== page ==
Siege SCG Blog The developers of Siege official musings

2Dec/120

Calling All Artists!

We are currently looking for artists for Siege! If you or anyone you know feel like you can do professional-level artwork for a Strategic Card Game, please send a portfolio to brad@siegescg.com attached with some of your artwork. We are in need of artists who can do very detailed, high-resolution color prints for use on the cards themselves. This is one of the last steps for us to finalize before launch! If you have any questions, feel more than free to send us questions, comments, and if you see any potential artists that you think would be a good fit for the game, please let us know!

Remember, guys, this is your game! We make this for you, so help us help you!

Matt

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2Dec/120

Greetings!

Hey,

I've been woefully absent from this place since Brad set it up, so I'm here to help rectify that. I wanted to introduce myself and let you guys know what my role is here and what I'll be doing for the game, a bit about my history, and some about my personal life.

First and foremost, I'm Matt, better known to pretty much everyone as Kablizzy. I was born and raised in Denver, but I now call Columbus my home. I am a game developer at heart, and it's something that I have been doing quite literally my entire life. Akin to those folk who were born with a putter in-hand, I was born to develop games. From my very first games, my focus was never on how or why the game was fun, but rather what was wrong with the game and what could be bettered and how. It did not matter what the game - Double Dragon, Hero Quest, Monopoly, Final Fantasy, Spades, Dino Park Tycoon... Every last game I've ever played has lacked something, and I was always tinkering with the how and why to fix what was wrong.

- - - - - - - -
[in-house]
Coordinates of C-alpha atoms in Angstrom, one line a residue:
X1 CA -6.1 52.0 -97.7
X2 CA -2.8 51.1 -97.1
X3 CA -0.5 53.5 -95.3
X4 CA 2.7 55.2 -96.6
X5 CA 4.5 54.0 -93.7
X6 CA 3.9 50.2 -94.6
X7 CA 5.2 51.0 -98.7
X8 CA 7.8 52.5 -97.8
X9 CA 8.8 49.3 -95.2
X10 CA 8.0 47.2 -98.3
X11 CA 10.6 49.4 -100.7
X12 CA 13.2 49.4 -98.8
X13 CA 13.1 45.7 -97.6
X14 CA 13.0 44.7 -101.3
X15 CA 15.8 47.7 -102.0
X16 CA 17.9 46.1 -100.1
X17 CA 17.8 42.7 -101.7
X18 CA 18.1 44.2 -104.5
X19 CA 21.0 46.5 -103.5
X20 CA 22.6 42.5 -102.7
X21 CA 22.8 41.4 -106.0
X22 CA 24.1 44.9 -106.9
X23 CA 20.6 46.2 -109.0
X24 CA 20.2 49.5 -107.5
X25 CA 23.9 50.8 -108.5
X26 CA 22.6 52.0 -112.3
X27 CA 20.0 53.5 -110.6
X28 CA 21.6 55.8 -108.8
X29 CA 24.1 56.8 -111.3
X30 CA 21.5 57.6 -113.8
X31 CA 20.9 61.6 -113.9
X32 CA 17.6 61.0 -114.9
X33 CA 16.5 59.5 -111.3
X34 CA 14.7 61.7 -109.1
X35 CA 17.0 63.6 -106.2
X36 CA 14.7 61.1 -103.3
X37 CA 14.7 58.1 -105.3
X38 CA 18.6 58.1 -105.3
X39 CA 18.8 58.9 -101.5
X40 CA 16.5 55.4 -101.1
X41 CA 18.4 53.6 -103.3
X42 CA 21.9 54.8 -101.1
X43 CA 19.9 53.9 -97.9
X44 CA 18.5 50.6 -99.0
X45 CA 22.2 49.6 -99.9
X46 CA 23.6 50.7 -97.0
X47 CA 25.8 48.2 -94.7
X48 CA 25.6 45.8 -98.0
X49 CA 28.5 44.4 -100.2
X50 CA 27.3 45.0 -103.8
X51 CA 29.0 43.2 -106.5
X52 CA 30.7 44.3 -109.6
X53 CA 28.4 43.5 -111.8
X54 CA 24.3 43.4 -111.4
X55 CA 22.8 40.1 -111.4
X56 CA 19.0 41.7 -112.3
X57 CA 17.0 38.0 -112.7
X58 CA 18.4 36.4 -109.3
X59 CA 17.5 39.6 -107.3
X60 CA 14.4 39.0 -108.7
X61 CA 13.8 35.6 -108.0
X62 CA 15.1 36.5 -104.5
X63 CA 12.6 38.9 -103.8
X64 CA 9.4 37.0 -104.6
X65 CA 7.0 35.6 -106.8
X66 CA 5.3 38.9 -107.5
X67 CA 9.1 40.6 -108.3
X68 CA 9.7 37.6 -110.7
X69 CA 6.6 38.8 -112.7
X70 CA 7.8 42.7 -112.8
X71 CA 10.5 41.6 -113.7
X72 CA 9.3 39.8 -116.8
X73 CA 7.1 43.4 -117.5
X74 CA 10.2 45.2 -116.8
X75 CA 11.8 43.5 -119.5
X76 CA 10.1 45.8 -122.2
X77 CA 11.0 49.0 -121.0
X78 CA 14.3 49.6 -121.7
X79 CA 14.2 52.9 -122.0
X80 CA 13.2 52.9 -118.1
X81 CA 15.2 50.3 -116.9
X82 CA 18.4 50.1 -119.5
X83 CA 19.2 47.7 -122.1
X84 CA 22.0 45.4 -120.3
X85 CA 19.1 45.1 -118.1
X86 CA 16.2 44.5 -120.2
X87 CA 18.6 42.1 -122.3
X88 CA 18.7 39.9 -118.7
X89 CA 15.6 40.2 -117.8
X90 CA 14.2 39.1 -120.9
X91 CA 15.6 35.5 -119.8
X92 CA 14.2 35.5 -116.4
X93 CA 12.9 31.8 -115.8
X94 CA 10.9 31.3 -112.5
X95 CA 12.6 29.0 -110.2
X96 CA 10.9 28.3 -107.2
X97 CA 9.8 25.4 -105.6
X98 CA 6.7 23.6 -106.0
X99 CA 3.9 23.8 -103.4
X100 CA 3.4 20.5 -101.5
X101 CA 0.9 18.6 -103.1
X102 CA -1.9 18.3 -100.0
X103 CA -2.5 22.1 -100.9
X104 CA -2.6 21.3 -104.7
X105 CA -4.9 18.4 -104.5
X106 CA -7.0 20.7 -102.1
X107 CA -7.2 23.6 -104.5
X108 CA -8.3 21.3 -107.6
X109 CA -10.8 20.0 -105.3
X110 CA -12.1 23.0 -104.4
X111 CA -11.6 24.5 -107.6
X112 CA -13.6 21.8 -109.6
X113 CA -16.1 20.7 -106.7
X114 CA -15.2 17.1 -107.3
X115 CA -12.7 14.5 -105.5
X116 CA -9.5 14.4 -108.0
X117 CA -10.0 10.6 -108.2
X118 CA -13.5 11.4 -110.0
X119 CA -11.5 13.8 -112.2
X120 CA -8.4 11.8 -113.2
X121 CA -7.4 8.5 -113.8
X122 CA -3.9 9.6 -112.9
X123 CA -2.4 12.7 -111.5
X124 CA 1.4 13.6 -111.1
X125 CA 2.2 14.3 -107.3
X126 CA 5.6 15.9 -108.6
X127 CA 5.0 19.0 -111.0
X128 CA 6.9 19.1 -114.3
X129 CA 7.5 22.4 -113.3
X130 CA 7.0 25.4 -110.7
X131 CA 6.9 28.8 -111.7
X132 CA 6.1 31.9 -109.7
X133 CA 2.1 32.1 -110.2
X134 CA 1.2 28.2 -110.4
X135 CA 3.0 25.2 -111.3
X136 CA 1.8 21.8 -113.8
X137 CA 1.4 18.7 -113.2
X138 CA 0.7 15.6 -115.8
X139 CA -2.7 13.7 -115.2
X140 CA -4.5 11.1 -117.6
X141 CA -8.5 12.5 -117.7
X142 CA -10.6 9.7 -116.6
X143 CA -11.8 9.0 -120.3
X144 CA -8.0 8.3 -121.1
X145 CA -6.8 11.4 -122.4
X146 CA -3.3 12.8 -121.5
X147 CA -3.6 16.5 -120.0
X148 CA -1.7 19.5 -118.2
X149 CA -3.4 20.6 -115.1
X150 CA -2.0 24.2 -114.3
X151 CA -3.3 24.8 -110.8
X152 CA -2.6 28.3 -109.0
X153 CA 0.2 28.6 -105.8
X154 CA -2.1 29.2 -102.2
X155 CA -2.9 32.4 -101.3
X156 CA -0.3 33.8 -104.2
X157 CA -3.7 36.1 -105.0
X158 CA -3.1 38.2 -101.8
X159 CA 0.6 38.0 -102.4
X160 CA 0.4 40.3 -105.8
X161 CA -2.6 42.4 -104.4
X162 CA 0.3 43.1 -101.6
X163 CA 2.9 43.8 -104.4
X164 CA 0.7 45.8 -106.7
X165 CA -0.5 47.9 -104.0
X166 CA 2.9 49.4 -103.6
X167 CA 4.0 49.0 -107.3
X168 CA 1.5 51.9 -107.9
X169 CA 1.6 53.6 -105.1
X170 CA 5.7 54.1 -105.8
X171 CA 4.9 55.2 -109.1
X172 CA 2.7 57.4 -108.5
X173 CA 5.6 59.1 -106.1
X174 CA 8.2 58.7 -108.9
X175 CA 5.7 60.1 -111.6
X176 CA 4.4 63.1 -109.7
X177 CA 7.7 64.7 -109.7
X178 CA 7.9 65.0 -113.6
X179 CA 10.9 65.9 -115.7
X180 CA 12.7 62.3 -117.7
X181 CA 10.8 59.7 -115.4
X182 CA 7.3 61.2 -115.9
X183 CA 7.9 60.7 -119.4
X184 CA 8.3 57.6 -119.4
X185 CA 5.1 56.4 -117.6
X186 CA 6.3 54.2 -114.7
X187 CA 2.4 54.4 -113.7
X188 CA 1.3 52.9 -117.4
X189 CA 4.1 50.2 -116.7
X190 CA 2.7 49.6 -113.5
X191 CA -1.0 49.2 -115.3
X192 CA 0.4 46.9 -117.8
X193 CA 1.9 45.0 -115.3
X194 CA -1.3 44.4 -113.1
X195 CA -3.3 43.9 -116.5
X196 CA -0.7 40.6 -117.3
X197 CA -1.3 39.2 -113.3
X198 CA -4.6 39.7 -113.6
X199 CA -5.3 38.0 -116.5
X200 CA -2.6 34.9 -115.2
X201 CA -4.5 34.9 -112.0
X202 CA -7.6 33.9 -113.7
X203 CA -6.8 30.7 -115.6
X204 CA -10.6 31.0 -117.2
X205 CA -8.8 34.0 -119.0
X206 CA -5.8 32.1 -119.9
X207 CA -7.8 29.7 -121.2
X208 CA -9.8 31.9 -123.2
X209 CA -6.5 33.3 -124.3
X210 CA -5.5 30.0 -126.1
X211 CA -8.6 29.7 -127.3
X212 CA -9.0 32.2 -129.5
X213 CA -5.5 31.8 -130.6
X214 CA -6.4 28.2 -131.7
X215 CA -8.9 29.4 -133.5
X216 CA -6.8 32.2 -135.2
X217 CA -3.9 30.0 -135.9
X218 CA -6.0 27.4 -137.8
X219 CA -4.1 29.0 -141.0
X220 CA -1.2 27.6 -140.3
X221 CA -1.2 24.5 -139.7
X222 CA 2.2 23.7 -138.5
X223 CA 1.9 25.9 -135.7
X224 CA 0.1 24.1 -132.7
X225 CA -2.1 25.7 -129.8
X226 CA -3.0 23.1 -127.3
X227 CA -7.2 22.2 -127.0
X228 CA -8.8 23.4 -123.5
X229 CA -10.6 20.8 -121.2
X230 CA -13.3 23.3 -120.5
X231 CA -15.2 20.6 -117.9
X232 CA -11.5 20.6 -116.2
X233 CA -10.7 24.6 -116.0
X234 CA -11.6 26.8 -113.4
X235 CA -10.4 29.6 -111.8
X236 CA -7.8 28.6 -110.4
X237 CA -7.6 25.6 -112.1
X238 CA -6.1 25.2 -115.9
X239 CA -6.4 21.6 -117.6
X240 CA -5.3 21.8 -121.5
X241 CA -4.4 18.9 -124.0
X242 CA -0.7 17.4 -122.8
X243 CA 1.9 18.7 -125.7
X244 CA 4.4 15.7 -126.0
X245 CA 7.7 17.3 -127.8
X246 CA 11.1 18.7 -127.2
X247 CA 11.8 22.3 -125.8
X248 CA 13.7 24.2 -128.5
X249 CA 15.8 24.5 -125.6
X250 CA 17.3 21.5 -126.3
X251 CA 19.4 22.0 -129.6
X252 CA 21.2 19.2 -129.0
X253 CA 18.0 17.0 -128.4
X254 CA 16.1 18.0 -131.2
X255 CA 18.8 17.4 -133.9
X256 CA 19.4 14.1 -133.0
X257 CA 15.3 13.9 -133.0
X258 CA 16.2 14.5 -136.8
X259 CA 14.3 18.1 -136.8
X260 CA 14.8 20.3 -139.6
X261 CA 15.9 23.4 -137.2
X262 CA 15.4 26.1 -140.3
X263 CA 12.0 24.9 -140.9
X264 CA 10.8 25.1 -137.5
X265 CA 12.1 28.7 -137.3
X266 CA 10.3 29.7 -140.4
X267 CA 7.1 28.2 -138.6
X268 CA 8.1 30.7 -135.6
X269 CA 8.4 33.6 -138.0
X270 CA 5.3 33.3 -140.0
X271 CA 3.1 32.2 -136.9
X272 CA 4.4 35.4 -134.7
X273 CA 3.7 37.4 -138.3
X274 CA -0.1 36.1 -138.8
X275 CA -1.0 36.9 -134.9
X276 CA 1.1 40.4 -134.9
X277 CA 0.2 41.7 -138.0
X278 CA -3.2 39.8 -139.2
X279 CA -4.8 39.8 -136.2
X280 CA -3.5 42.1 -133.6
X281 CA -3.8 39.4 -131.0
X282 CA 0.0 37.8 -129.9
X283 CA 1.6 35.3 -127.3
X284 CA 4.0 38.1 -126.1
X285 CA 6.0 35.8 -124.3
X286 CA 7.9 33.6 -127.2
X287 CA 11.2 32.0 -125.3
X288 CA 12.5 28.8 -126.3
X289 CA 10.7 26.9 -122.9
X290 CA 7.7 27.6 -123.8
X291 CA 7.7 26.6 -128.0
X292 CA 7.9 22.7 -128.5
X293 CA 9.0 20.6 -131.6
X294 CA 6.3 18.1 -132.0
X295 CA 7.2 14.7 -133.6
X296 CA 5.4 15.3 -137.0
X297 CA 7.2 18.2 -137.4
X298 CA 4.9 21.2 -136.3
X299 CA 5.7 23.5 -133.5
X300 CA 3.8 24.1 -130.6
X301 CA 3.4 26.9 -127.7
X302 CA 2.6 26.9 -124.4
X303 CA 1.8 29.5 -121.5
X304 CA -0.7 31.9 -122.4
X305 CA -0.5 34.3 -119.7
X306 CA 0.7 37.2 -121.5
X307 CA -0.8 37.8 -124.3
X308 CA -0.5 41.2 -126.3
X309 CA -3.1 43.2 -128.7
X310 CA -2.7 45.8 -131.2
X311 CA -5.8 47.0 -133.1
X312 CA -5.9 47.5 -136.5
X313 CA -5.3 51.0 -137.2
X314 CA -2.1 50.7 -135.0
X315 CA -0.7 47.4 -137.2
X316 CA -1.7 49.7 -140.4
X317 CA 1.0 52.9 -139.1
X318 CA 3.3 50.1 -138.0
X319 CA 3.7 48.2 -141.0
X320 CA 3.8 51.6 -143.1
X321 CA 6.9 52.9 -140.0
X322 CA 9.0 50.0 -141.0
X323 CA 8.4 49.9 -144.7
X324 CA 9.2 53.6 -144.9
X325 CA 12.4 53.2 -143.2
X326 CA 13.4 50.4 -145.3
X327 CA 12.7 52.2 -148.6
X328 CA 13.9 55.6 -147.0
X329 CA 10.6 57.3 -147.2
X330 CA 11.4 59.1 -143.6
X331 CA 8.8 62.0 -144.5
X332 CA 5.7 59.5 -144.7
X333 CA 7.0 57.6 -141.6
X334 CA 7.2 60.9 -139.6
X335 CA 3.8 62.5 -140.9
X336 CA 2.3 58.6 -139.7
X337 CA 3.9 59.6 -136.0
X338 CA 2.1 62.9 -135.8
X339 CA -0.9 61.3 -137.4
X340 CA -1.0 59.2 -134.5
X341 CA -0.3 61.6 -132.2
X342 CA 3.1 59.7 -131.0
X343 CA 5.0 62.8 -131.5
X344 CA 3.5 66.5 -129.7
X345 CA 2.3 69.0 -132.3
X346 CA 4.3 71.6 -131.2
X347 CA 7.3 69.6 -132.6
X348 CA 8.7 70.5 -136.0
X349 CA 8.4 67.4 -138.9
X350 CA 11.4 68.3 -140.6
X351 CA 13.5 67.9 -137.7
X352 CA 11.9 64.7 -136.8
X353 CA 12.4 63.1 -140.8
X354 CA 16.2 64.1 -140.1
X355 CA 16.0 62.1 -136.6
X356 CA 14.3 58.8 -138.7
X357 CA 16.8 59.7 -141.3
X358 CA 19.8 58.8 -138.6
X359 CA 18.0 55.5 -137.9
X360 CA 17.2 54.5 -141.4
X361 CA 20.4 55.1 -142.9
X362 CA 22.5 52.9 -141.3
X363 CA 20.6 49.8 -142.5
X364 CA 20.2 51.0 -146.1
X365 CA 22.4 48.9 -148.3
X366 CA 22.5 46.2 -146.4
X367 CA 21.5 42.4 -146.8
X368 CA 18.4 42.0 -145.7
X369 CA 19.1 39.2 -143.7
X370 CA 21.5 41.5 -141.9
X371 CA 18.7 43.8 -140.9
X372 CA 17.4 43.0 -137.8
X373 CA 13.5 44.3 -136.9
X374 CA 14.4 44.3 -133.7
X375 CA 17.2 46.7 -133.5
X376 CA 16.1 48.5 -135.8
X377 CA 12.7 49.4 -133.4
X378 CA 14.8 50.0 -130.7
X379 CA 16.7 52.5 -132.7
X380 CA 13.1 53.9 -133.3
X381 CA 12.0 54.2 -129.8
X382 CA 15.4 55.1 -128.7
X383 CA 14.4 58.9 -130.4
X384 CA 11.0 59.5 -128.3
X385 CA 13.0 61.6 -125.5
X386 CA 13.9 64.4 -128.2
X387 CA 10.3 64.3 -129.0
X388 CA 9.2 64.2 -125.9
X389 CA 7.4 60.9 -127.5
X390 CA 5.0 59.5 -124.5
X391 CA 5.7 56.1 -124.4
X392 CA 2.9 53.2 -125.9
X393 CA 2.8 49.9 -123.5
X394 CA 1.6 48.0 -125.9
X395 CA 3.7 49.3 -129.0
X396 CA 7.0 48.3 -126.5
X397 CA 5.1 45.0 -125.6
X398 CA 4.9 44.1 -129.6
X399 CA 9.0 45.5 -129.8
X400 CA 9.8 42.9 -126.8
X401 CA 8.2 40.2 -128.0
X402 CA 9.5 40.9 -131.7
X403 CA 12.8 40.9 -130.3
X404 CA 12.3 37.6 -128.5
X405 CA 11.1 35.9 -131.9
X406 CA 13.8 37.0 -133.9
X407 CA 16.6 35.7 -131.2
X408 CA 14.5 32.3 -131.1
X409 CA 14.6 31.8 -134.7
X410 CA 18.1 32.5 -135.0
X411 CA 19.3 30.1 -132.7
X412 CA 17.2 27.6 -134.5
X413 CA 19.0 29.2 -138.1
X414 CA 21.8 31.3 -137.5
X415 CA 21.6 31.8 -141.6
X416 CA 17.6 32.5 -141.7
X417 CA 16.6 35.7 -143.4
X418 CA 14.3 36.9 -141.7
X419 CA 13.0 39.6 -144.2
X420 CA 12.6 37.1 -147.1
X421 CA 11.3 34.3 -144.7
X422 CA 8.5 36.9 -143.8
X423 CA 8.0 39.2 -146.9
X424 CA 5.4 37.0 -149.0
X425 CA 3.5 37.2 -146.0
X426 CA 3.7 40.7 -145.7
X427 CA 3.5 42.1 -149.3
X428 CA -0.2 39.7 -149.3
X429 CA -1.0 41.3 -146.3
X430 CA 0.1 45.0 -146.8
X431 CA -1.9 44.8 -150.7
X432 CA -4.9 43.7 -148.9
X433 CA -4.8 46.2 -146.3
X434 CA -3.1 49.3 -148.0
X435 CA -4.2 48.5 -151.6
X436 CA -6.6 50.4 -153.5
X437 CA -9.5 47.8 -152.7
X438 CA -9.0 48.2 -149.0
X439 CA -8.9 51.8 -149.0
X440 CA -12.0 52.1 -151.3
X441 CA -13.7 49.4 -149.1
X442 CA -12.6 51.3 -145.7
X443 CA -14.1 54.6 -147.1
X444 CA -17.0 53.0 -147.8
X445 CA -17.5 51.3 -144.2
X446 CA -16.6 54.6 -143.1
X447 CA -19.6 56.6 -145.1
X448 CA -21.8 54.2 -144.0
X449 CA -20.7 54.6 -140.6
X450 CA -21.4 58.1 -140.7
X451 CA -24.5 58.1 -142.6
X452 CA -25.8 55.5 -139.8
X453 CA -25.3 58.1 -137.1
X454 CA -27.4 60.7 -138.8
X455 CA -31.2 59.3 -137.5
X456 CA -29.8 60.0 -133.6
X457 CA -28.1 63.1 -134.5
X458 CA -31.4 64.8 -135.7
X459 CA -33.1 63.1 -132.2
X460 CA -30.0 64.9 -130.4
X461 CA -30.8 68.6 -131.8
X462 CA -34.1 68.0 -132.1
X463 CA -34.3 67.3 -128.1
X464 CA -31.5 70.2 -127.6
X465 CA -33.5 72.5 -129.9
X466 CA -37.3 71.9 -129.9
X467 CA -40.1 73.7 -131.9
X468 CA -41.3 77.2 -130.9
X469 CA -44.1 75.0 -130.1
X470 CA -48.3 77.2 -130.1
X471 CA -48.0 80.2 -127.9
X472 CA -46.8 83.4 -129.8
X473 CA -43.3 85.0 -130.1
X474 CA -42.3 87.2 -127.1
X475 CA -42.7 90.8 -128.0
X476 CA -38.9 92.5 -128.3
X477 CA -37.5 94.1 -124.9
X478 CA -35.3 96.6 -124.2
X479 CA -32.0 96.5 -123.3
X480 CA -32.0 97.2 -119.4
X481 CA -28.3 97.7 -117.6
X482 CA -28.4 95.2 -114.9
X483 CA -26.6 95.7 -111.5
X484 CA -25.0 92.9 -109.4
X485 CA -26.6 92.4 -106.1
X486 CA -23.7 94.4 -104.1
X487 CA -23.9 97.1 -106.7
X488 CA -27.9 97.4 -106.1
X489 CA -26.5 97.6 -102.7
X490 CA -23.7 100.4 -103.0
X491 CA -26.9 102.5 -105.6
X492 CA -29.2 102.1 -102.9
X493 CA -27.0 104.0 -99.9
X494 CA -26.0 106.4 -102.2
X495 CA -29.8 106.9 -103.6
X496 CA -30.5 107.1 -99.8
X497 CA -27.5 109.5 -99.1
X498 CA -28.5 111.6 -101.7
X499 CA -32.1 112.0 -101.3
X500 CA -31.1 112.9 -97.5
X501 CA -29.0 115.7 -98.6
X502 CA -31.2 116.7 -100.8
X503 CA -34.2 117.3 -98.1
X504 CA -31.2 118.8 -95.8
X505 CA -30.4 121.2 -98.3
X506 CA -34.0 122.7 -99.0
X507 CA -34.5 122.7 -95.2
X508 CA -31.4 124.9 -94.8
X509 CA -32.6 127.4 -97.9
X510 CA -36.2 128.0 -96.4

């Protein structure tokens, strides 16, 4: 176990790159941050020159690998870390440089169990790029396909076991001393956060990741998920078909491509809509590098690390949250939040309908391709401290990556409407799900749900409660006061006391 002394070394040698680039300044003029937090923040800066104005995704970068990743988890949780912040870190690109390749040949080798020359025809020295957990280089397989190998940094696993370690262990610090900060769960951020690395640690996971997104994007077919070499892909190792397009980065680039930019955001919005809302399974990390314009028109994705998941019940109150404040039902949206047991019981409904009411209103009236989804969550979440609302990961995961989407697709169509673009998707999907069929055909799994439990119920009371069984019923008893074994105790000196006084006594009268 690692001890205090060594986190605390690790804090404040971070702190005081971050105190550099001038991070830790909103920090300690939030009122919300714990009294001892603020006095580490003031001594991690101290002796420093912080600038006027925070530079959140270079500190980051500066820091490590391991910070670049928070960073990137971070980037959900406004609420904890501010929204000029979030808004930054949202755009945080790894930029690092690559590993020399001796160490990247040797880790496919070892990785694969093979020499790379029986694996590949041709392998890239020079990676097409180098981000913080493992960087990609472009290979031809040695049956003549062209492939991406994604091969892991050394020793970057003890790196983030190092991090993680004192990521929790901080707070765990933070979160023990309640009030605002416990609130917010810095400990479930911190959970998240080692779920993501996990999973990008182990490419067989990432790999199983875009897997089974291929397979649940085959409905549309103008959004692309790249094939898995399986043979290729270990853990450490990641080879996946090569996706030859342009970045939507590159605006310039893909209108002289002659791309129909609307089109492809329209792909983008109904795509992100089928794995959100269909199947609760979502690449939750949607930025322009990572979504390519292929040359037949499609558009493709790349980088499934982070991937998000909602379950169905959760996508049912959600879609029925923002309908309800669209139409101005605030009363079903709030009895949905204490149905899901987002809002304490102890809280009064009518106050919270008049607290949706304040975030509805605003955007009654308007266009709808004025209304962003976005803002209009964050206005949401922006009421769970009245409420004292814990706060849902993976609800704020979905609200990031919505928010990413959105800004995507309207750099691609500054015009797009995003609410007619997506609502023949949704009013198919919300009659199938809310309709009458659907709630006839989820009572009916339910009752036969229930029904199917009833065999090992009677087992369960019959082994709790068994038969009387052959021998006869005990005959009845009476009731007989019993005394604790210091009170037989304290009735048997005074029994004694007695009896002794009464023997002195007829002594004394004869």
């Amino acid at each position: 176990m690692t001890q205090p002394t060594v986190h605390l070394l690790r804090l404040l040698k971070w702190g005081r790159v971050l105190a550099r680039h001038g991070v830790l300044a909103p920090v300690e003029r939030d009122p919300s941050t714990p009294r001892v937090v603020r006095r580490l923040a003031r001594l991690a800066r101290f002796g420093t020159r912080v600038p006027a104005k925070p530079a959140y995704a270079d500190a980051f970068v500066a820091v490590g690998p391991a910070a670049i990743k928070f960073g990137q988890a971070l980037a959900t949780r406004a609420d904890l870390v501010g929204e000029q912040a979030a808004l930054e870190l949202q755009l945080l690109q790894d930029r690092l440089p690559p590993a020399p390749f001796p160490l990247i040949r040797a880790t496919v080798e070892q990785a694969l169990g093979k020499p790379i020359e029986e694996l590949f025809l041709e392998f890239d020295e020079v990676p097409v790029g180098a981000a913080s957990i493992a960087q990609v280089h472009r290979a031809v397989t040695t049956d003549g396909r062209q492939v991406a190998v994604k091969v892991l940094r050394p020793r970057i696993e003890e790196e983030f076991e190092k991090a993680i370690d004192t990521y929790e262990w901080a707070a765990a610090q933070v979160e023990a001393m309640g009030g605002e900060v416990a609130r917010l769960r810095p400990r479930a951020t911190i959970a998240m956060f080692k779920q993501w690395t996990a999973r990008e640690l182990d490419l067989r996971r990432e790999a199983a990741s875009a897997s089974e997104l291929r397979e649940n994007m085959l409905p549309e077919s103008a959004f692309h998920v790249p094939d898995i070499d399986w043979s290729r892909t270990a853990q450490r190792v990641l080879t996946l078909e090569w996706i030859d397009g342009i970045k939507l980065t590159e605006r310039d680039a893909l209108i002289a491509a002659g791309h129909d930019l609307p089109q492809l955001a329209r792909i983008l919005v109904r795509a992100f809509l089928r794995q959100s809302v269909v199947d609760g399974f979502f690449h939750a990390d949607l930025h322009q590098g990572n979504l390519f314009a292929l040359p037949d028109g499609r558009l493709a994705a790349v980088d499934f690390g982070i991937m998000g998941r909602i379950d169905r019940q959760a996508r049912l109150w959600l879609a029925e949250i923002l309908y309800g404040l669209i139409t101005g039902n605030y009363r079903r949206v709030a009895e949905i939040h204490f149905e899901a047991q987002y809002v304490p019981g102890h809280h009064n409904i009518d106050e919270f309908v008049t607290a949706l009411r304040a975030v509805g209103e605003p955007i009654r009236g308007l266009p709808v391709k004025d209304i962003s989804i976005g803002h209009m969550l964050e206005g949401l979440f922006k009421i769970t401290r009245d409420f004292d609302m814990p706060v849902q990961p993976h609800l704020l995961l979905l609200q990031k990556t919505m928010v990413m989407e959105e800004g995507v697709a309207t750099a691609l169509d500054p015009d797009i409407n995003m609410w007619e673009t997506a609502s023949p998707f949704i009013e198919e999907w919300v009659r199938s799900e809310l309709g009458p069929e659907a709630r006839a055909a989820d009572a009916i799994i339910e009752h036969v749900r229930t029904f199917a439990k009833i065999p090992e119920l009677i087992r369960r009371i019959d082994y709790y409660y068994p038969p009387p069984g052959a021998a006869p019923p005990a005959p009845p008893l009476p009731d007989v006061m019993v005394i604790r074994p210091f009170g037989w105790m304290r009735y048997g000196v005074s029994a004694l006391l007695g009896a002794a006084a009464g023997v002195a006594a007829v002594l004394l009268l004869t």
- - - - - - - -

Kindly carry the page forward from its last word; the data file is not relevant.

Brad and I met over a little-known indie game we used to play together: N: Way of the Ninja, by Metanet Software. Brad and I both started playing N in early 2004, and both of us joined the community shortly thereafter. We were both mapmakers, and both became moderators for the community's forums (Which are now, sadly, dead), and led the charge for most of the community's doings, along with a number of other community leaders.  We both were sporadic around the community, and Brad left entirely for a time. Upon his return, we decided to make a "comeback" map pack for the game, and with the help of some other community leaders, we spearhead the biggest project the community had ever seen - we wanted to leave our mark on the community. We began mapmaking immediately, and over the course of four years, released our Legacy mappack in four increments, which all went over wonderfully. We had a team of thirteen people working on the pack before it was complete, and to date it was still the single biggest project that I've led. Along with Brad's guidance and work ethic, we kept the team motivated, well-informed, and enthusiastic through the whole of the project (Which we all did pro bono, by the way). The final draft had some holes that I still wish to go back and correct, but the core of the community has since died out to the point where it's moot to attempt to salvage it. Even so, I had a wonderful time working with Brad on that, and that - in part- is why I'm so enthusiastic about Siege.